Mathematics Education majors at NIU student-teach in some of Illinois' best school districts, and our graduates teach in many of the middle and high schools in the suburbs of Chicago, the collar counties, and throughout Northern Illinois.
If you are considering being a secondary-school mathematics teacher, you should read more detailed information about the teacher preparation programs in our department.
|M229 Calculus I||M430 Real Analysis I|
|M230 Calculus II||M431 Real Analysis II|
|M232 Calculus III||M434 Numerical Linear Algebra|
|M240 Linear Algebra||M435 Numerical Analysis|
|M336 Differential Equations||M440 Complex Analysis|
|M339 Engineering Math I||M444 Linear Programming|
|M353 Geometry||M450 Topology|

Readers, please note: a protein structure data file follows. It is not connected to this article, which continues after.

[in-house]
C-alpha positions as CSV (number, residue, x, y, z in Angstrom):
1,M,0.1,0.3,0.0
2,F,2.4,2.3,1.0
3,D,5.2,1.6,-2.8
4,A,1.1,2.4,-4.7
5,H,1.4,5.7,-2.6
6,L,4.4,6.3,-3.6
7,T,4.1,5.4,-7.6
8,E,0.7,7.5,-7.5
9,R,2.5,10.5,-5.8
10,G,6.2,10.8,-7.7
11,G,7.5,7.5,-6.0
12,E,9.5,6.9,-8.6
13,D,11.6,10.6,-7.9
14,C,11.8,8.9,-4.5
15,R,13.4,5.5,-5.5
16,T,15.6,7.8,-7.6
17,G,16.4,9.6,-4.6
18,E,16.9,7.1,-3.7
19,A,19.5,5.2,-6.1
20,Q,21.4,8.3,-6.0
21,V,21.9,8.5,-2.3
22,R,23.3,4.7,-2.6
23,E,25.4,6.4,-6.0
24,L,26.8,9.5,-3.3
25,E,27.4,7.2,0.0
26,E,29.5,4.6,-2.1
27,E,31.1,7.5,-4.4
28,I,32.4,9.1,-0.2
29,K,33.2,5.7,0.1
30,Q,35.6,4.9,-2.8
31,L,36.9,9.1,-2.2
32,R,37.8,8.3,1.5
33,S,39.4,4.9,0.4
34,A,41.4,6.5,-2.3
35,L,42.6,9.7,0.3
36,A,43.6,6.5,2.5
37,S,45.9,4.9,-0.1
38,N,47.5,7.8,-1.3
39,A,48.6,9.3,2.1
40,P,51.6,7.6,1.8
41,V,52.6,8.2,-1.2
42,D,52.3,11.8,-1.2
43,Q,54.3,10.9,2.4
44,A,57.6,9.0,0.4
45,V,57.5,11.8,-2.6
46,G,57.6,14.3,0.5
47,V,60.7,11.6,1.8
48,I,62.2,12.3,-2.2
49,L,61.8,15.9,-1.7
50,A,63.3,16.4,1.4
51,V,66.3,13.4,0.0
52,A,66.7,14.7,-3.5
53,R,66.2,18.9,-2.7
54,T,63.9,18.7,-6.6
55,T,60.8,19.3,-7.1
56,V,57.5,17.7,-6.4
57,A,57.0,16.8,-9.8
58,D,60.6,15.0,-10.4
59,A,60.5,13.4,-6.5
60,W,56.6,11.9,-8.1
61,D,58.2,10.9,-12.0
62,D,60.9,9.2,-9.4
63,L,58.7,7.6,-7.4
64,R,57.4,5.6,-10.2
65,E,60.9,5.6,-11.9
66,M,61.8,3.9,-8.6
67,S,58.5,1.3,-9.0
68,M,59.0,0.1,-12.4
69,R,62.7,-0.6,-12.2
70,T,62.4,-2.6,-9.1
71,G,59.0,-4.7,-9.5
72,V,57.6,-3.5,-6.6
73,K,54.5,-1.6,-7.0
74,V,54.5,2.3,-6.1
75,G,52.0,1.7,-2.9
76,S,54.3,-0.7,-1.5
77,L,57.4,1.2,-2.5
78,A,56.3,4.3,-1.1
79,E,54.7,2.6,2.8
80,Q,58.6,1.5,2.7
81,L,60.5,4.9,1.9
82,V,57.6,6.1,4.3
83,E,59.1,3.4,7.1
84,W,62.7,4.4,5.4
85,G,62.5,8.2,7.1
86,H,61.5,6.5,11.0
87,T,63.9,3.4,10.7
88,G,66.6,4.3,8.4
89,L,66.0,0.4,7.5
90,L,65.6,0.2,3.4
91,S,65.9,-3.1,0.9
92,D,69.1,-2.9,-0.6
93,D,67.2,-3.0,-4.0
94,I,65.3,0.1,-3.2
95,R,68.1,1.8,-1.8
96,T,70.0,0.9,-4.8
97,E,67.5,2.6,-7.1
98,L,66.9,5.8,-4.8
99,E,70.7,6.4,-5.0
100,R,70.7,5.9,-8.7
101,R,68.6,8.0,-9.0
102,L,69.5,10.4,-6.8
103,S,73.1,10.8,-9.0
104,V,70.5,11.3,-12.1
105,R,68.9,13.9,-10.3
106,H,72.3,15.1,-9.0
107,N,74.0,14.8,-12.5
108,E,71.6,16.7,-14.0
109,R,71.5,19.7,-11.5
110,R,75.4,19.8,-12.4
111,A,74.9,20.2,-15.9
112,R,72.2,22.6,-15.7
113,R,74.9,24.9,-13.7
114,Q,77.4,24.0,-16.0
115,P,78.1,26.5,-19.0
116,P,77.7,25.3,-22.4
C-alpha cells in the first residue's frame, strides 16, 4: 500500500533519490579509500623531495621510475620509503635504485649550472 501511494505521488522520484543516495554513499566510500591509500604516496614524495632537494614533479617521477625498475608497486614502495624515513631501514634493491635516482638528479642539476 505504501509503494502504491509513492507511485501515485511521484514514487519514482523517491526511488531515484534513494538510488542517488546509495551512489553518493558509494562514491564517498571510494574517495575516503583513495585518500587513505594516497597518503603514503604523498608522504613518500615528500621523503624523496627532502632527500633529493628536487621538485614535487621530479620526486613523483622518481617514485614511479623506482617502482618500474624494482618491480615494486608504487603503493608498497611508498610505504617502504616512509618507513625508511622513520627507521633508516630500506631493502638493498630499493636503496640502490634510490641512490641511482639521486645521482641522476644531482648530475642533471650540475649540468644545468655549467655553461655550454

|M360 Mathematical Modeling||M456 Linear Geometry|
|M380 Combinatorics||M460 Modeling Dynamical Systems|
|M401 Secondary School Clinical Experience||M480 Number Theory|
|M410 Methods of Middle School Instruction||S350 Introduction to Probability and Statistics|
|M412 Methods of High School Instruction||S470 Probability Theory|
|M413 Student Teaching||S471 Probability Models and Applications|
|M416 Topics in Mathematics for Teachers||S472 Mathematical Statistics|
|M420 Algebra I||S473 Statistical Methods I|
|M421 Algebra II||S474 Statistical Methods II|
|M423 Linear and Multilinear Algebra||S478 Statistical Forecasting|
Offsite Career information:
Director of Undergraduate Studies:
Dr. Qingkai Kong